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Assessment of dental implants stability in areas previously submitted to maxillary sinus elevation
EAO Online Library. Zenobio E.
Oct 9, 2018; 232779
Elton Zenobio
Elton Zenobio
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Abstract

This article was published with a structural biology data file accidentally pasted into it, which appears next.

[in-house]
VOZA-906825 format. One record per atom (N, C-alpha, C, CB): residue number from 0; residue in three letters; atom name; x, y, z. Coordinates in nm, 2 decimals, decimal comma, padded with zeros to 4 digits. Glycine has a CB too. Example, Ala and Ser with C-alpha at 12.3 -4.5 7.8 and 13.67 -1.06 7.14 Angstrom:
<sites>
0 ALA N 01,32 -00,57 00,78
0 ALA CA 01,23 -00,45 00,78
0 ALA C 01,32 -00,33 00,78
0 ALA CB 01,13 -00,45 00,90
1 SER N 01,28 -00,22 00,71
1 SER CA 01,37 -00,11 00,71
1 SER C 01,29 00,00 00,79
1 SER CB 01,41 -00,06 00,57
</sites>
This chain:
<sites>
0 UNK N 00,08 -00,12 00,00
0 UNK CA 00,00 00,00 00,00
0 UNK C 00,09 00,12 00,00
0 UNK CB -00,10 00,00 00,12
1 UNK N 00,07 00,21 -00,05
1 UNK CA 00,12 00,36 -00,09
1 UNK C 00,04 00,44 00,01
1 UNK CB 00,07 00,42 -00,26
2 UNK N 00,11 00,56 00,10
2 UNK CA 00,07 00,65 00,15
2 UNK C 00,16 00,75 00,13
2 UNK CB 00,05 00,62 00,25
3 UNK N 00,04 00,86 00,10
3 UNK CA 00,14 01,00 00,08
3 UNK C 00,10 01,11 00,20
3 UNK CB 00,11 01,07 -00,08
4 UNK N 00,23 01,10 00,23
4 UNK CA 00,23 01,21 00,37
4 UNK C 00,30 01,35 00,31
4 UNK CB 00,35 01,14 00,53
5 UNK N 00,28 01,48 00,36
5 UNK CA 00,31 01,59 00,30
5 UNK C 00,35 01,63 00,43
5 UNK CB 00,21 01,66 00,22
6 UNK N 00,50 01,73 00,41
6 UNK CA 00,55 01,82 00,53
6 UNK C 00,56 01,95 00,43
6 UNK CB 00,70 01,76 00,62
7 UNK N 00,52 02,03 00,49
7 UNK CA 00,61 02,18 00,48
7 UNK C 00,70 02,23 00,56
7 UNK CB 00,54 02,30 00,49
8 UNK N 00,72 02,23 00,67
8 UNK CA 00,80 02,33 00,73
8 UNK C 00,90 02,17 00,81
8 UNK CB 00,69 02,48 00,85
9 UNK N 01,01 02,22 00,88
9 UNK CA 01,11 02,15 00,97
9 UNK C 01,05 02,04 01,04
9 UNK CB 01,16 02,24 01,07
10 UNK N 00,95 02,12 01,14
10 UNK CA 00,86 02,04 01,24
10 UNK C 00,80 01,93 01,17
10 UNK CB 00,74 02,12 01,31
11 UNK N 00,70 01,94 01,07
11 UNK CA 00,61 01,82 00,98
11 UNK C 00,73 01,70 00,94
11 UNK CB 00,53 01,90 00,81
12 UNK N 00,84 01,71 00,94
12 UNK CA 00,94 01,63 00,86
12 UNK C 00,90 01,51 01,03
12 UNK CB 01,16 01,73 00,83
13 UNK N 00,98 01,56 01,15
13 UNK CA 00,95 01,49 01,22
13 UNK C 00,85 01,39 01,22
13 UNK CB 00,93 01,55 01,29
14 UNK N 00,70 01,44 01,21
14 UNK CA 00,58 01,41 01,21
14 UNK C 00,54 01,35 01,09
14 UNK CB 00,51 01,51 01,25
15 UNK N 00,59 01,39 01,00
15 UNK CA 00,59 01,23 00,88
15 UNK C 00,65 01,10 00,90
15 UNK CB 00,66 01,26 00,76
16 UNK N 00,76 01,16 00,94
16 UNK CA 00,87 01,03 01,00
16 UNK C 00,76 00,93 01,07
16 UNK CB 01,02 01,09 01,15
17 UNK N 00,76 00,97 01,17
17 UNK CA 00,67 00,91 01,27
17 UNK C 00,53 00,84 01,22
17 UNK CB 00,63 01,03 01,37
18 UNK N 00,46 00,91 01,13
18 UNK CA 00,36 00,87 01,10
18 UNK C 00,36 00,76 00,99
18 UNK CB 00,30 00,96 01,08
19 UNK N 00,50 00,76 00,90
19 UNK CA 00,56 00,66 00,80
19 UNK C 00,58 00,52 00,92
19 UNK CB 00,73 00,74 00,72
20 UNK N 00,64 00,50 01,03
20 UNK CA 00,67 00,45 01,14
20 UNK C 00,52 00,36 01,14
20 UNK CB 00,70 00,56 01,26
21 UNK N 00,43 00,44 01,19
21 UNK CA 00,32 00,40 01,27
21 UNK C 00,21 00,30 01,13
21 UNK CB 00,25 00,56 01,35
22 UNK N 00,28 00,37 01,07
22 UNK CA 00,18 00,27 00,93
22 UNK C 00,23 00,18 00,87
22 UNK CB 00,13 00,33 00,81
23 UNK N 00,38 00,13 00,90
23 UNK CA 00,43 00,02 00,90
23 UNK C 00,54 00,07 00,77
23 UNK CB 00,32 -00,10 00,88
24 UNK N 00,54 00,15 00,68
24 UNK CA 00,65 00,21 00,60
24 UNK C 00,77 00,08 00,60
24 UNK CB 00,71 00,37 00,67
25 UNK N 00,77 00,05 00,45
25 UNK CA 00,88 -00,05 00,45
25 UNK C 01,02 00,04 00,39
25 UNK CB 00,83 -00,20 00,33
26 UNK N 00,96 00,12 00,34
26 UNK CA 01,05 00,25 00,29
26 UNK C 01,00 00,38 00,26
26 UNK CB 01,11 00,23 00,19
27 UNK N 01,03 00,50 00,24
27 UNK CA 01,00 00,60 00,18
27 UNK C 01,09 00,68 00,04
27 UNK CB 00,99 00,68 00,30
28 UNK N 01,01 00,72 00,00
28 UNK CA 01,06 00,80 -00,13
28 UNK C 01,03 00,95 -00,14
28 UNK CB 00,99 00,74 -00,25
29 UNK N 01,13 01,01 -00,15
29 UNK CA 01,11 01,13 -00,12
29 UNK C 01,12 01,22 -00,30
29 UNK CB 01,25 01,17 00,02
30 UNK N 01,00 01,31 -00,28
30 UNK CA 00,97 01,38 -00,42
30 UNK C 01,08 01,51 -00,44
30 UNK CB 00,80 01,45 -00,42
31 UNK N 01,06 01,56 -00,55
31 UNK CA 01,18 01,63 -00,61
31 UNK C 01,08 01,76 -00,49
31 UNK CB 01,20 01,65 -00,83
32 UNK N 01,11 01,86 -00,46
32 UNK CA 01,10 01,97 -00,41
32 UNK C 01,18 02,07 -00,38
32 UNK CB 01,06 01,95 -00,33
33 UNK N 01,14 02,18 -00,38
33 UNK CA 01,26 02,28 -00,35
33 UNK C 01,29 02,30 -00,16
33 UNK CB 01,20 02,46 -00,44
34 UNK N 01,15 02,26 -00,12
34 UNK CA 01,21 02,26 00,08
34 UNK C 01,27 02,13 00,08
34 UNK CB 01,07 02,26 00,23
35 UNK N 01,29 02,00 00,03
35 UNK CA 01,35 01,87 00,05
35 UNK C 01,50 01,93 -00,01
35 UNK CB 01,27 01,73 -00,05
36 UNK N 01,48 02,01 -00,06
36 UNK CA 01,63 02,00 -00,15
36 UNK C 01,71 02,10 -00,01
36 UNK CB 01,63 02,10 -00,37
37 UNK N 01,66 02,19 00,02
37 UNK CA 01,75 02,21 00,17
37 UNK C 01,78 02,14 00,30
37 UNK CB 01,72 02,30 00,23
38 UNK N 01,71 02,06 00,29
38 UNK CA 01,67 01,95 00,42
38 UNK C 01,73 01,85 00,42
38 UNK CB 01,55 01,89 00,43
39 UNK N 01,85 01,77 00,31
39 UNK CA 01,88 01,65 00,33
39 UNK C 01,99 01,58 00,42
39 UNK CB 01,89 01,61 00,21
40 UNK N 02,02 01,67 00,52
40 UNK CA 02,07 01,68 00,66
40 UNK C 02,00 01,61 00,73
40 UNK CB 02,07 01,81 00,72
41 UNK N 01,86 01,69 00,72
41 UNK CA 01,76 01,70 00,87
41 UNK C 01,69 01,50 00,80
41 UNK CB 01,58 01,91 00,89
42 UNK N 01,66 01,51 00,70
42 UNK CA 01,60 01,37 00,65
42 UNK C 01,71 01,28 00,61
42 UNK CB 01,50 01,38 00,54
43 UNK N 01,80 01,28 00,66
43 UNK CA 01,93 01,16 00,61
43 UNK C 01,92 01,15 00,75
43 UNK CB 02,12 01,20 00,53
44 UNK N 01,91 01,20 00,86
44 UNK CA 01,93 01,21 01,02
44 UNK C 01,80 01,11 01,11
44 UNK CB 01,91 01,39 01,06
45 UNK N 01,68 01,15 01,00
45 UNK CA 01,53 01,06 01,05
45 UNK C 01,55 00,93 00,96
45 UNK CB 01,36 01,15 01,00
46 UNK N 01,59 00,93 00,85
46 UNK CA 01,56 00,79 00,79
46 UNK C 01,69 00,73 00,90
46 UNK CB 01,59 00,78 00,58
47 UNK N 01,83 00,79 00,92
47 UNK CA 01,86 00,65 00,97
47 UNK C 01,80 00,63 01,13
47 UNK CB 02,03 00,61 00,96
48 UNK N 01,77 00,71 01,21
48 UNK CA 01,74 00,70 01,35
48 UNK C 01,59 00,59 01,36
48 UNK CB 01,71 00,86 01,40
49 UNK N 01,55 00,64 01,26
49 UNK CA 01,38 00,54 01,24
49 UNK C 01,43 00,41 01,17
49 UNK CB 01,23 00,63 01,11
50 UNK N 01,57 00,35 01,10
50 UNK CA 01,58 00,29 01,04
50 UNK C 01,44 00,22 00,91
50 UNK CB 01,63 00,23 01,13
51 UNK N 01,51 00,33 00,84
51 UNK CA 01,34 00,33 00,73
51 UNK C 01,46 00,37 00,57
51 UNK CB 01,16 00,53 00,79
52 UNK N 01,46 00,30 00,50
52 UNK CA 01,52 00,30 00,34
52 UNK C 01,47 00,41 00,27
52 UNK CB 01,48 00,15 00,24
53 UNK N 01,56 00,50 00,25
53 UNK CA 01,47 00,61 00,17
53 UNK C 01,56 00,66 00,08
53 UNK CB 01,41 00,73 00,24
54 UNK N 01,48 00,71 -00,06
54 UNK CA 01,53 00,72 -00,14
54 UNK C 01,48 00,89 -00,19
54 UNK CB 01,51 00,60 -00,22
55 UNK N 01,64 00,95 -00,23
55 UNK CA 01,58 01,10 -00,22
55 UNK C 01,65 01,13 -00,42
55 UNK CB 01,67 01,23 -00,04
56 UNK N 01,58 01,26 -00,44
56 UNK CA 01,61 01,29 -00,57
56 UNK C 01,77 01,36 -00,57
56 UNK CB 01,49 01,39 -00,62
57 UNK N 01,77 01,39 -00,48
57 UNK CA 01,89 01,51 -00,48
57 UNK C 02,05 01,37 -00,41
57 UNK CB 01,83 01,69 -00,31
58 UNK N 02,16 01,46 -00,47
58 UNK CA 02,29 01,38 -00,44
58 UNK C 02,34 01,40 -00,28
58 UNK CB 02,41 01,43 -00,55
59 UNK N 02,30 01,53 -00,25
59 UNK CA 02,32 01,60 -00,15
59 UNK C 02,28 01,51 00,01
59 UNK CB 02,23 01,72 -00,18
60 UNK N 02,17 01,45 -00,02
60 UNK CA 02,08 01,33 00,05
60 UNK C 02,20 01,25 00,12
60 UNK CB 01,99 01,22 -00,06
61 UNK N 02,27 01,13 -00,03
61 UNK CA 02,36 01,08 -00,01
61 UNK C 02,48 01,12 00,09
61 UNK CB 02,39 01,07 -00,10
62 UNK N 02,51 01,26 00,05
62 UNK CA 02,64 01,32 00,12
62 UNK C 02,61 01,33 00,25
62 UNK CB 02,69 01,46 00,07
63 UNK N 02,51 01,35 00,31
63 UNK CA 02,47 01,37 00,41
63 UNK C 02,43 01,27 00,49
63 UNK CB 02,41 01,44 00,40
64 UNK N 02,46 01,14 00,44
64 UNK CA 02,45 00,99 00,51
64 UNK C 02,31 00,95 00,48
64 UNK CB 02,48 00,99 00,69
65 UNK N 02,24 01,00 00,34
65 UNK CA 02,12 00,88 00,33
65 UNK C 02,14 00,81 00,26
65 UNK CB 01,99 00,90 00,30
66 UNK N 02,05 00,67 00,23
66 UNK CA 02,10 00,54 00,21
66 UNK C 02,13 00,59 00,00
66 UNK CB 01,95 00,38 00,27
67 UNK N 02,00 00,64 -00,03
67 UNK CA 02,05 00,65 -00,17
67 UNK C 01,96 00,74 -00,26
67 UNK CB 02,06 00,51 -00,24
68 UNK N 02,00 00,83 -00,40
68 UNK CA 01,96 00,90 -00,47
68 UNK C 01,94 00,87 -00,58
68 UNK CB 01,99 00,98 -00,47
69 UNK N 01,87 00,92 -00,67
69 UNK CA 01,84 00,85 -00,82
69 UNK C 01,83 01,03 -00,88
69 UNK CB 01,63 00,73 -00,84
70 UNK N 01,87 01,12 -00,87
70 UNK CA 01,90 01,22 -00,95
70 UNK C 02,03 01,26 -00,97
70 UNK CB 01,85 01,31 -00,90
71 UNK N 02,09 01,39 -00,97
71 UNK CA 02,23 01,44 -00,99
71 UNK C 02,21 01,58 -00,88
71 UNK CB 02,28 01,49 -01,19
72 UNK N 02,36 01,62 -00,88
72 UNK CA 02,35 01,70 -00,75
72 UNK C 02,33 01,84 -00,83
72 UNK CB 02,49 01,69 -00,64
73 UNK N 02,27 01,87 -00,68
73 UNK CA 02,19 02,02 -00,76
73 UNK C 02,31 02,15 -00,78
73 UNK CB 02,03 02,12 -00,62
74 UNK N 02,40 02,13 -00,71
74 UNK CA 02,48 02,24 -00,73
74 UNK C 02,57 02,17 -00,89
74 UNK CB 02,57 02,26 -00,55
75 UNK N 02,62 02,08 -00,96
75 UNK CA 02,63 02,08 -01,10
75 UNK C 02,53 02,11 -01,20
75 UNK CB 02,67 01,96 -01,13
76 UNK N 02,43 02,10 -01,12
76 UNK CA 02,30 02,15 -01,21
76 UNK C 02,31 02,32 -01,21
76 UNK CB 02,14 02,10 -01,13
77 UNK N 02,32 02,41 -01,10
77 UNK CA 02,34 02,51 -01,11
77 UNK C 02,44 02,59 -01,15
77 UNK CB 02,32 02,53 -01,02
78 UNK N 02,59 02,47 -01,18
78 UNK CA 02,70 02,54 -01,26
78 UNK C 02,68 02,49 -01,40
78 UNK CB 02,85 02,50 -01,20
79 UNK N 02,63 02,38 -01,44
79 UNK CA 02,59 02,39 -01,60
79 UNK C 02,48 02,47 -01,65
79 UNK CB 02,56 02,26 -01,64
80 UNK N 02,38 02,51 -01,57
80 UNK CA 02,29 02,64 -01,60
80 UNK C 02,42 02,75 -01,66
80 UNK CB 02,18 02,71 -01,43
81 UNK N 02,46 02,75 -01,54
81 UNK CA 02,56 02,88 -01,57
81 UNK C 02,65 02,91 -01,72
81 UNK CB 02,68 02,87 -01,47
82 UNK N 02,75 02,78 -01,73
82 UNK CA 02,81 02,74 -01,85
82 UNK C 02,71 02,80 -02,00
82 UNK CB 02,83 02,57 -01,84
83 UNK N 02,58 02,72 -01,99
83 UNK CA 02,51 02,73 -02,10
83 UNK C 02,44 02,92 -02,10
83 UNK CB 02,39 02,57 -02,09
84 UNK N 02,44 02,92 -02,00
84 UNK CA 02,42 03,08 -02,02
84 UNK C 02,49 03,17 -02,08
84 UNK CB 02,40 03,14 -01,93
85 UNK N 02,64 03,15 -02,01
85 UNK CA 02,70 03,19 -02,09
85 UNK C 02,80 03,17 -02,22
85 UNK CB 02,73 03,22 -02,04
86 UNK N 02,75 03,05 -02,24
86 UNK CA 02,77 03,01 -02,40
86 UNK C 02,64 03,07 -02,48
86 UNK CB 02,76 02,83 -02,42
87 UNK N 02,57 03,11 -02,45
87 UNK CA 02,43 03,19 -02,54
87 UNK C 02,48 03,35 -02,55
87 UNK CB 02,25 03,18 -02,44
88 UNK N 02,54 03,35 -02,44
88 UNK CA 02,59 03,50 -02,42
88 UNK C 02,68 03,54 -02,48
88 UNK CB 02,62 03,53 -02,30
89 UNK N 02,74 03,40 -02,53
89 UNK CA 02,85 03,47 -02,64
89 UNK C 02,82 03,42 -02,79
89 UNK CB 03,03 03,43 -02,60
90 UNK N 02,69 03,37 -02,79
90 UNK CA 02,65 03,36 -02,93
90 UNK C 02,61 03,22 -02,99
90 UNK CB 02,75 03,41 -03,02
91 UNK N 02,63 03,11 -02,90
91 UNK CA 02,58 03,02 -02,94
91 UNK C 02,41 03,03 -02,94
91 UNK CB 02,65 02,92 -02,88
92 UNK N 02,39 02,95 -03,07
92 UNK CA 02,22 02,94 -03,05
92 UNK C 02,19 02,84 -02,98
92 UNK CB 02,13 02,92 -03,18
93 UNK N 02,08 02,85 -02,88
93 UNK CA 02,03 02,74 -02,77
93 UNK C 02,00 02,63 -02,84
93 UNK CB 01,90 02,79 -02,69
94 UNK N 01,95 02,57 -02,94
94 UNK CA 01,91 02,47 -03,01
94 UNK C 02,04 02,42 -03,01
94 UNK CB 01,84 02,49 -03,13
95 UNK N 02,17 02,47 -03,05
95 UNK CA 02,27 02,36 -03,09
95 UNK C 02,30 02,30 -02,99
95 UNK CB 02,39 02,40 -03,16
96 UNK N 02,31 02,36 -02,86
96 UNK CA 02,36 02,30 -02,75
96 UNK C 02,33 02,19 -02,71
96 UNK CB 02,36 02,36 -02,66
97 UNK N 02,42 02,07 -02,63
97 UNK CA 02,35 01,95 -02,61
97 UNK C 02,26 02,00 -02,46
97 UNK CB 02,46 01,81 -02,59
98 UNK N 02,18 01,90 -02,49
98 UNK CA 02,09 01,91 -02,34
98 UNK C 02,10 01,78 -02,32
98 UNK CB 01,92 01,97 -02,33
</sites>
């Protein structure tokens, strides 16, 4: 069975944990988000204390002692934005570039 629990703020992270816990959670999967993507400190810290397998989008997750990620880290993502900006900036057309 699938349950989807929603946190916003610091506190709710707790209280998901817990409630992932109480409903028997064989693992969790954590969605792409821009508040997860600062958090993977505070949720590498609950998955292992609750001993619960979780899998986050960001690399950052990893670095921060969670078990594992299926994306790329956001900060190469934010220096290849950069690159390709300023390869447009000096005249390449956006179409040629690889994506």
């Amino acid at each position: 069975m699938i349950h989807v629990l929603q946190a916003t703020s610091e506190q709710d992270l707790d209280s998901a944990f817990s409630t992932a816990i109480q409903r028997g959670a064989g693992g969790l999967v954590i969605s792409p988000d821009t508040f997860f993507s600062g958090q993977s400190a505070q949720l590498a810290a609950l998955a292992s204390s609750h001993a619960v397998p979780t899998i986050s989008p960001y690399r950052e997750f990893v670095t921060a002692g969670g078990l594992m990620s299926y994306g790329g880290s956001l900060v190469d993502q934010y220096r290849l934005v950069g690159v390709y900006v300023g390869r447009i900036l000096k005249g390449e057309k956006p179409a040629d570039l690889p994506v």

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Dental implants have become a predictable treatment modality that has been widely used in the rehabilitation of edentulous areas. The primary stability achieved shortly after implant installation is a prerequisite for the success of osseointegration, as well as one of the main factors that influence the survival rates of the implants.This study aimed to compare the primary and secondary stability, measured by Resonance Frequency Analysis (RFA), in implants of different lengths installed in areas submitted to maxillary sinus lift. Correlation between RFA and implant insertion torque was also assessed. The study was approved by the Research Ethics Committee (CAAE 53955215.0.0000.5137).**Twenty implants of 9 and 11 mm were inserted in areas submitted to maxillary sinus lift. The insertion torque was measured by the Bien Air® motor. Osstell®, through RFA, determined the ISQ (Implant Stability Quotient) at two times- the day of implant installation (T1) and 90 days after implant installation (T2). A D'Agostino-Pearson normality test showed that the data of the variables Implant Stability Quotient (ISQ) and insertion torque have a normal distribution. The paired t-test was performed to assess the existence of differences in ISQ between T1 and T2.A Student's t-test was performed to assess any differences in ISQ between the 9 mm implants and the 11mm implants. The Pearson correlation test was used to evaluate the existence of a correlation between ISQ and insertion torque in T1. **No differences were observed in the ISQ between T1 and T2 when the 20 implants were grouped, nor when the 9 mm implants were evaluated separately. In contrast, when the 11 mm values ​+​+were evaluated separately, the ISQ was significantly higher in T2 than in T1 (p <0.05). In T1, 9 mm implants had a higher ISQ than 11 mm ones (p <0.05), whereas in T2 the implants of 11 mm showed a higher ISQ than the 9 mm implants did (p <0.05). There was no difference in insertion torque between 9 and 11 mm implants (p> 0.05), nor was there a correlation between ISQ and insertion torque (p> 0.05). Longer implants (11 mm) presented a significant increase in ISQ values ​+​+during the healing period when installed in areas previously submitted to maxillary sinus lift. This phenomenon was not observed for shorter implants (9 mm). Finally, no correlation was observed between ISQ and insertion torque. Previous reports tried to demonstrate a correlation between ISQ and insertion torque, however, it must be taken into account that RFA and insertion torque represent distinct characteristics.
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